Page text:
I discuss some of Leibniz's pronouncements about fringe phenomena__various monsters; talking dogs; genies and prophets; unicorns, glossopetrae, and other games of nature__in order to understand better Leibniz's views on science and the role these curiosities play in his plans for scientific academies and societies. However, given that Leibniz's sincerity has been called into question in twentieth-century secondary literature, I begin with a few historiographical remarks so as to situate these pronouncements within the Leibnizian corpus. What emerges is an image of (...)
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  23. Historical Dictionary of Descartes and Cartesian Philosophy.Roger Ariew, Dennis Des Chene, Douglas M. Jesseph, Tad M. Schmaltz & Theo Verbeek - 2003 - Scarecrow Press.
    This is a dictionary of Descartes and Cartesian philosophy, primarily covering philosophy in the 17th century, with a chronology and biography of Descartes's life and times and a bibliography of primary and secondary works related to Descartes and to Cartesians.
     
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  24.  38
    The Initial Response to Galileo's Lunar Observations.Roger Ariew - 2001 - Studies in History and Philosophy of Science Part A 32 (3):571-581.
  25.  53
    The Cartesian Destiny of Form and Matter.Marjorie Grene & Roger Ariew - 1997 - Early Science and Medicine 2 (3):300-325.
    It would seem that there are enormous differences between strict hylomorphism and Cartesianism on form and matter: for a strict hylomorphist, matter and form cannot be separated, but for a Cartesian, matter and form are really distinct ; for a strict hylomorphist, form is the principle of being and matter the principle of individuation, but for a Cartesian, the mind-a form-is the principle of individuation for persons, if anything is. However, these breaks are not as severe as might have been (...)
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  26.  20
    Theory of Comets at Paris During the Seventeenth Century.Roger Ariew - 1992 - Journal of the History of Ideas 53 (3):355-372.
  27.  31
    The Art of Philosophy: Visual Thinking in Europe From the Late Renaissance to the Early Enlightenment, by Susanna Berger.Roger Ariew - 2018 - Mind 127 (508):1219-1229.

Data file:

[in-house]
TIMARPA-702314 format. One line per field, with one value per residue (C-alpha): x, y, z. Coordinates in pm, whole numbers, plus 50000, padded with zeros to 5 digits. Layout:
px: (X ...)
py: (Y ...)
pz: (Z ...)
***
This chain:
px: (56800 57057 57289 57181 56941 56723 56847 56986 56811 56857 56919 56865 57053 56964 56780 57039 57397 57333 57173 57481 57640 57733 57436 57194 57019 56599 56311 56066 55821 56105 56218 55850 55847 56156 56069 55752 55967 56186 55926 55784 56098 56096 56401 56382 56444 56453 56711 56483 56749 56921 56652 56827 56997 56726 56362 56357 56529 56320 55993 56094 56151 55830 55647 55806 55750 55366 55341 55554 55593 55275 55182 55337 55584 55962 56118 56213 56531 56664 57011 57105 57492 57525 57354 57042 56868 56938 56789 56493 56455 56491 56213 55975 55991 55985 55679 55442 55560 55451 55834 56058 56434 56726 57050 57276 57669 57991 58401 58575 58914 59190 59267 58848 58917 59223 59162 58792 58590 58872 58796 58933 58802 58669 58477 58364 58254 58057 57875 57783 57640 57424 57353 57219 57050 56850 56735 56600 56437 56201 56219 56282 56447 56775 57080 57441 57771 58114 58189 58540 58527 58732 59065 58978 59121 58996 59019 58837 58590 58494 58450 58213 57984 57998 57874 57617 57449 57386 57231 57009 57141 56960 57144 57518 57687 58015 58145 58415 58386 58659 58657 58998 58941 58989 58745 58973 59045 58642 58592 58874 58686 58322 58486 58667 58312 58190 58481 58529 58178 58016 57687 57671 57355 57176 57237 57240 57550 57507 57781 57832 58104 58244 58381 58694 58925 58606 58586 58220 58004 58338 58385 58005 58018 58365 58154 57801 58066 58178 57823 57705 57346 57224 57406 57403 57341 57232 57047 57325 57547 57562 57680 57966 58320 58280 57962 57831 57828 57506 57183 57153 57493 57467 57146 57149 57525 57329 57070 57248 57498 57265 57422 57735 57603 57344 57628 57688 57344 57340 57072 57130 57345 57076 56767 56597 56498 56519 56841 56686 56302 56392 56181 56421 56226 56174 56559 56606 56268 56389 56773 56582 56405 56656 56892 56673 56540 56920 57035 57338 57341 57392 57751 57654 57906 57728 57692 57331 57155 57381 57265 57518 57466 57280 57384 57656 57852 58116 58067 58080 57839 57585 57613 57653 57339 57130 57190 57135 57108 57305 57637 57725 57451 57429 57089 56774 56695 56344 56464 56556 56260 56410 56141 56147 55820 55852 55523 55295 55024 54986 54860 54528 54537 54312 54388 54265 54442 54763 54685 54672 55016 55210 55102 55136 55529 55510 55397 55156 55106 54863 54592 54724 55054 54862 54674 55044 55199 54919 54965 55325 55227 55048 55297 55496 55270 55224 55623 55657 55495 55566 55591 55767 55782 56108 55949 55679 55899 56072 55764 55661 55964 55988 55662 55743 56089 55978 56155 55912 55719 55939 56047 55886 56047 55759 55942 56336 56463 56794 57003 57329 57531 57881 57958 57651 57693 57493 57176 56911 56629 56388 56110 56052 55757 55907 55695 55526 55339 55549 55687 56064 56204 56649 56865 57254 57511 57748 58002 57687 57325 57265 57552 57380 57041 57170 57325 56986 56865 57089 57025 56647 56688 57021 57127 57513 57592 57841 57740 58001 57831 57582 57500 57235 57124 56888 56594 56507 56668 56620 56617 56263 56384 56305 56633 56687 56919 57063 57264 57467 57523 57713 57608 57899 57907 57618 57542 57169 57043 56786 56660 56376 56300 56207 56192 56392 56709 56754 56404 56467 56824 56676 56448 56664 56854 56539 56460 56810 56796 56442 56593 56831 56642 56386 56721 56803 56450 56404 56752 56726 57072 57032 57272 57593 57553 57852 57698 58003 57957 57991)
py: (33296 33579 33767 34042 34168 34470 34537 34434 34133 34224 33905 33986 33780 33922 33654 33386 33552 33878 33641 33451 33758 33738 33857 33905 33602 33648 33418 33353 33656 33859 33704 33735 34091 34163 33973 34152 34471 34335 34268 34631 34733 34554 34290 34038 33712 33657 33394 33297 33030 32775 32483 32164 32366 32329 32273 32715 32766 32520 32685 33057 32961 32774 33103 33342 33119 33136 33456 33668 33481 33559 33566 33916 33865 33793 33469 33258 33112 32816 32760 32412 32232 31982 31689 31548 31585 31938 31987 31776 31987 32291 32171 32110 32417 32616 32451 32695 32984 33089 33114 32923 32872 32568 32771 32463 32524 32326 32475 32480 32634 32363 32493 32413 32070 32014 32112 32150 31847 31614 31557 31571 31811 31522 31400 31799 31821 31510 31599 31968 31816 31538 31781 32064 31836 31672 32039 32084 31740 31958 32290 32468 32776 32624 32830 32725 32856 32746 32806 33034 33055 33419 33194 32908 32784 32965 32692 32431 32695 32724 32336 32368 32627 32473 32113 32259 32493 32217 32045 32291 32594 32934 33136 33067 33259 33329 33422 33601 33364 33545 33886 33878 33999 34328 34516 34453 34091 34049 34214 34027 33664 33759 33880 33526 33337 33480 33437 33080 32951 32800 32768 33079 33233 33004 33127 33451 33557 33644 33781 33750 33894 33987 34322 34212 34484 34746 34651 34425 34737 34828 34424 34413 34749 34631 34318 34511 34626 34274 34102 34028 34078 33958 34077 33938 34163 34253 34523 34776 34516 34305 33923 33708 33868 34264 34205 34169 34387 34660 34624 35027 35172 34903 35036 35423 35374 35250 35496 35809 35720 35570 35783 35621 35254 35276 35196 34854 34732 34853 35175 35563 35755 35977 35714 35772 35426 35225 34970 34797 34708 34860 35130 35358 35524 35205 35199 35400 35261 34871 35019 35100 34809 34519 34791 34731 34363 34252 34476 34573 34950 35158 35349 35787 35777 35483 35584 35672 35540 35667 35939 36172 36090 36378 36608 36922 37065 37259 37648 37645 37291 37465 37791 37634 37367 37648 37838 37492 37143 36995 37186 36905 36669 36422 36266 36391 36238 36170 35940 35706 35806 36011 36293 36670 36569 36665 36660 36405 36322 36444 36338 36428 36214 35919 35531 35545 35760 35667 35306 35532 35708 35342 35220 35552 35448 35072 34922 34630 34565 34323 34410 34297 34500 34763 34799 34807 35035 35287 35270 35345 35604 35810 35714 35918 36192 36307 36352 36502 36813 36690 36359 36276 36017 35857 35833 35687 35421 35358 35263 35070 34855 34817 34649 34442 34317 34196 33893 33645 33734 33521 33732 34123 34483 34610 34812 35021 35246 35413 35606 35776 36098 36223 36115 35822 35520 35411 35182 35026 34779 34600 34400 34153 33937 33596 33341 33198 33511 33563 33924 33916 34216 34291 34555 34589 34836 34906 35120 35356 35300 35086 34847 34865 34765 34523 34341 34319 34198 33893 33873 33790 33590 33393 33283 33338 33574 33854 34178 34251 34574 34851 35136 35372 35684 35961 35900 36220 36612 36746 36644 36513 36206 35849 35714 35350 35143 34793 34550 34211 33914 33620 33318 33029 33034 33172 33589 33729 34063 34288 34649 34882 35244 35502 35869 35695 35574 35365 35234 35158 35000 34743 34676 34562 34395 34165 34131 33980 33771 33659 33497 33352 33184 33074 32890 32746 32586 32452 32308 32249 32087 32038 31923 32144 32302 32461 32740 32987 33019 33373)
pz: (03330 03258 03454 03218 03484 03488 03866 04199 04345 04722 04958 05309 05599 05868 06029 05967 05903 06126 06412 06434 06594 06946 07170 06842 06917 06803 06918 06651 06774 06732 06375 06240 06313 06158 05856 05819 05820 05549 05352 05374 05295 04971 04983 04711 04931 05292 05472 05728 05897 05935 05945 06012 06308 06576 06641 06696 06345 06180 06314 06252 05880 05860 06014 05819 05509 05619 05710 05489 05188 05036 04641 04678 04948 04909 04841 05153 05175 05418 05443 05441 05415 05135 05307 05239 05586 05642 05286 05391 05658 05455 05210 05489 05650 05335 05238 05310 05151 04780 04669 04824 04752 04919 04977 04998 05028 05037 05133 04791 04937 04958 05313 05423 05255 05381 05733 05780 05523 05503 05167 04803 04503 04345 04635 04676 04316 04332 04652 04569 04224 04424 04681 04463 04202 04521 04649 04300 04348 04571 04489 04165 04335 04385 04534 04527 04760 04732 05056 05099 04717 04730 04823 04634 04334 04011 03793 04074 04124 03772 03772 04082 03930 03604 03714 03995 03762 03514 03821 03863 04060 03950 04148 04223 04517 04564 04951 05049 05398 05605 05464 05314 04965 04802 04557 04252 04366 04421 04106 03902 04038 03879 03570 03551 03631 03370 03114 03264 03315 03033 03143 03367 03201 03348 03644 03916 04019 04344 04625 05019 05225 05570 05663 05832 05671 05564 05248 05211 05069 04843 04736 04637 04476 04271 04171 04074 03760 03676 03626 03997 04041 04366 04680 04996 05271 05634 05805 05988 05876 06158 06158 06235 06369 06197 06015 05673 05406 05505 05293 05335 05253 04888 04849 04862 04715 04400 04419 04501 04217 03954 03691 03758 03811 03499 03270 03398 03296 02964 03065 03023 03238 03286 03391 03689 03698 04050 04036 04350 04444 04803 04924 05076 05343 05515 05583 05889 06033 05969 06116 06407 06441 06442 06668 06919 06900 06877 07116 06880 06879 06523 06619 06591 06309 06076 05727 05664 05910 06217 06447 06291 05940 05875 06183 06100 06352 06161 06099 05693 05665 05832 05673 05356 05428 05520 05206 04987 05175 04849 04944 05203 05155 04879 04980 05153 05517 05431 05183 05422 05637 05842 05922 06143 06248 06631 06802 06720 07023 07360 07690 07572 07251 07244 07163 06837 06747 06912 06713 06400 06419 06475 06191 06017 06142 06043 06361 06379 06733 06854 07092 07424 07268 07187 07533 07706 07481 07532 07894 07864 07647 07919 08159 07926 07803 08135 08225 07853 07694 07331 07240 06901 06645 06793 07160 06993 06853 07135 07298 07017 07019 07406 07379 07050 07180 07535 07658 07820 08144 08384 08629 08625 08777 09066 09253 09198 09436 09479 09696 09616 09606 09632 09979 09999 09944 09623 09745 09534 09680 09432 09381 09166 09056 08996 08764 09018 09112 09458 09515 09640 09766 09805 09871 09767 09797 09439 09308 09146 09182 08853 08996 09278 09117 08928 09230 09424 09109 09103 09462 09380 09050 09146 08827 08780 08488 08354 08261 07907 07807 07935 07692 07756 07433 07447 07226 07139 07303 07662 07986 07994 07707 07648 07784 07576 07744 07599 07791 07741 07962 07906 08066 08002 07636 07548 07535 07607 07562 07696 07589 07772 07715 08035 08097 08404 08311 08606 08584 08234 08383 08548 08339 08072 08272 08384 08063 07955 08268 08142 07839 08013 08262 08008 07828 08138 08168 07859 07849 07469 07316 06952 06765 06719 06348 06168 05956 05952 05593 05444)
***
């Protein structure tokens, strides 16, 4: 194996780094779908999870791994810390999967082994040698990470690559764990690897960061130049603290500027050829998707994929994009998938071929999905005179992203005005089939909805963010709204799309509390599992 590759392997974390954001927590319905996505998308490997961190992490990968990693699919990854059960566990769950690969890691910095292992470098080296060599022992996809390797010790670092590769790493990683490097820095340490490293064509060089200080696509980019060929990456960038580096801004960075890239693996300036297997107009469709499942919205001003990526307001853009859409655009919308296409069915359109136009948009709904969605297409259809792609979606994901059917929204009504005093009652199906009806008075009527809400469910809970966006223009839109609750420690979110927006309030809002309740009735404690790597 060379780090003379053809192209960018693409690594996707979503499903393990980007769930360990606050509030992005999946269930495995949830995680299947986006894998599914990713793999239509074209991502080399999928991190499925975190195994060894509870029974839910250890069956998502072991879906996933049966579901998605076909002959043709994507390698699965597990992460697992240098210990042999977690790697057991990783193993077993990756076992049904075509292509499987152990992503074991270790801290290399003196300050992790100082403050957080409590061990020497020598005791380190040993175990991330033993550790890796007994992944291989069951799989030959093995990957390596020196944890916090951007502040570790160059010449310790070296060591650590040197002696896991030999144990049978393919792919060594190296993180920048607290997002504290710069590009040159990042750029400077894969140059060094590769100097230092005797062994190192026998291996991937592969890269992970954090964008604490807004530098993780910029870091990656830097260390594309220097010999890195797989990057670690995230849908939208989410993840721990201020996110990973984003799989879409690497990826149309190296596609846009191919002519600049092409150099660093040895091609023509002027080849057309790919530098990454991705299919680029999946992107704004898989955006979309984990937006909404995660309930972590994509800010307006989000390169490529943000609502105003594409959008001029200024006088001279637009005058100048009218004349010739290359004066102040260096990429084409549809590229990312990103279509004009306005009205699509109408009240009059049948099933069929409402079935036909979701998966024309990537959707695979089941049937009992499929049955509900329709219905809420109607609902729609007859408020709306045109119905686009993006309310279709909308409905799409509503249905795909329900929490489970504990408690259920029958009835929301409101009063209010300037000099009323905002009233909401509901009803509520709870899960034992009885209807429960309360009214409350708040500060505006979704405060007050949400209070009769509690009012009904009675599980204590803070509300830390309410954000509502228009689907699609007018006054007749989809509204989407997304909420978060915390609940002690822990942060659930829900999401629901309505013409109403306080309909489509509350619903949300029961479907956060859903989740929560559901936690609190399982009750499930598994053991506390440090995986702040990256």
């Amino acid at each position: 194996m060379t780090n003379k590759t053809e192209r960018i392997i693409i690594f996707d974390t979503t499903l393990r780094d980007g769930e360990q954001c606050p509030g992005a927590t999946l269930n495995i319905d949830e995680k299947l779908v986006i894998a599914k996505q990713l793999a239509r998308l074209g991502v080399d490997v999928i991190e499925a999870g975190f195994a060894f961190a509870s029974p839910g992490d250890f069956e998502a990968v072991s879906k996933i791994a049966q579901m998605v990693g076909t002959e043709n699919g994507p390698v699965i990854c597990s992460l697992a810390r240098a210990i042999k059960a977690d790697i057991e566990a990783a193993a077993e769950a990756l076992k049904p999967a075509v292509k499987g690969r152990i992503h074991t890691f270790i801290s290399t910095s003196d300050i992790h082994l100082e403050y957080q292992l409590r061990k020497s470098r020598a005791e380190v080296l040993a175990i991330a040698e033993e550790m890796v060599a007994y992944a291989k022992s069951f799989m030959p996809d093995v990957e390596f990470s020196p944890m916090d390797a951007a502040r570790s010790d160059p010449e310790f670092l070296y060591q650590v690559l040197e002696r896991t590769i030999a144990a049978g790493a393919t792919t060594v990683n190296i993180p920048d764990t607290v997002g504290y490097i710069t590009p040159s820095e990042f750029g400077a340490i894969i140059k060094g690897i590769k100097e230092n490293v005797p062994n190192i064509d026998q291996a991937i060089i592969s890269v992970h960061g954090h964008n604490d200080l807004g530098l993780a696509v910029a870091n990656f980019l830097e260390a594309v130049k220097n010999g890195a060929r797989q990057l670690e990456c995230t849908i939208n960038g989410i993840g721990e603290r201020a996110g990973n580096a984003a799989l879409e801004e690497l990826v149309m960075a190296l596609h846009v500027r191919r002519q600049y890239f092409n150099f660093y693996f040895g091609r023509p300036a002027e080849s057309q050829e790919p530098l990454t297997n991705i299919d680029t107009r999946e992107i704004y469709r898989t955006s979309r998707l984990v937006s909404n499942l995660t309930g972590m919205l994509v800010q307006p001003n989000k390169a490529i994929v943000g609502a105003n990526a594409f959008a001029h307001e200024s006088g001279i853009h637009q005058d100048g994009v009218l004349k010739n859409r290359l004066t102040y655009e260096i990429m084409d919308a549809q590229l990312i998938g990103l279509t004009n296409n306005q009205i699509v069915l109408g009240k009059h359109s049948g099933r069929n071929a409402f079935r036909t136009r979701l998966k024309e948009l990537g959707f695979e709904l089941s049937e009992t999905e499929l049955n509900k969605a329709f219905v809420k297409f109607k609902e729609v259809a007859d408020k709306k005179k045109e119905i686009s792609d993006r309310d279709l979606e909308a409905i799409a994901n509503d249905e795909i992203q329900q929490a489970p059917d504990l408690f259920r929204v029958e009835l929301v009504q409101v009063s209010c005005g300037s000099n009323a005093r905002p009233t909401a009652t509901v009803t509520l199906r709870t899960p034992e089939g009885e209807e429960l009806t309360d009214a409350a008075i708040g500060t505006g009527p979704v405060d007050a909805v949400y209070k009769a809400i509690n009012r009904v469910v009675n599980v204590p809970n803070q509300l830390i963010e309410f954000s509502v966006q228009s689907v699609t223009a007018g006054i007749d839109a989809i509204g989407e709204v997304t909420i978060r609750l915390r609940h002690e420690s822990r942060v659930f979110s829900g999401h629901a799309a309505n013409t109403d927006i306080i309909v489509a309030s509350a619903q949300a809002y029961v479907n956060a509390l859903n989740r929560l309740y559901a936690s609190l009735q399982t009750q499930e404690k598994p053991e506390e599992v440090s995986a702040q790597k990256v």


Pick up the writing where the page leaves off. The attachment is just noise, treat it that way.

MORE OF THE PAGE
© Mind Association 2018Some time ago I was at the Bibliothèque Nationale in Paris investigating the teaching of philosophy during Descartes’ time. Fine monographs had already been published on the various regimens and practices at Descartes’ college at La Flèche, and Jesuit institutions in general, as well as the collegiate curriculum in seventeenth-century France. But as interested as I was in the form of the teaching—how philosophy was taught, where, and when—I was more interested in its content—what was actually taught. (...)
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  28.  18
    Styles of Scientific Thinking in the European Tradition: The History of Argument and Explanation Especially in the Mathematical and Biomedical Sciences and Arts by A. C. Crombie. [REVIEW]Roger Ariew - 1995 - Isis 86:82-83.
  29. Leibniz and Clarke: Correspondence.Gottfried Wilhelm Leibniz, Samuel Clarke & Roger Ariew - 2000 - Hackett Publishing Company.
    For this new edition, Roger Ariew has adapted Samuel Clarke's edition of 1717, modernizing it to reflect contemporary English usage. Ariew's introduction places the correspondence in historical context and discusses the vibrant philosophical climate of the times. Appendices provide those selections from the works of Newton that Clarke frequently refers to in the correspondence. A bibliography is also included.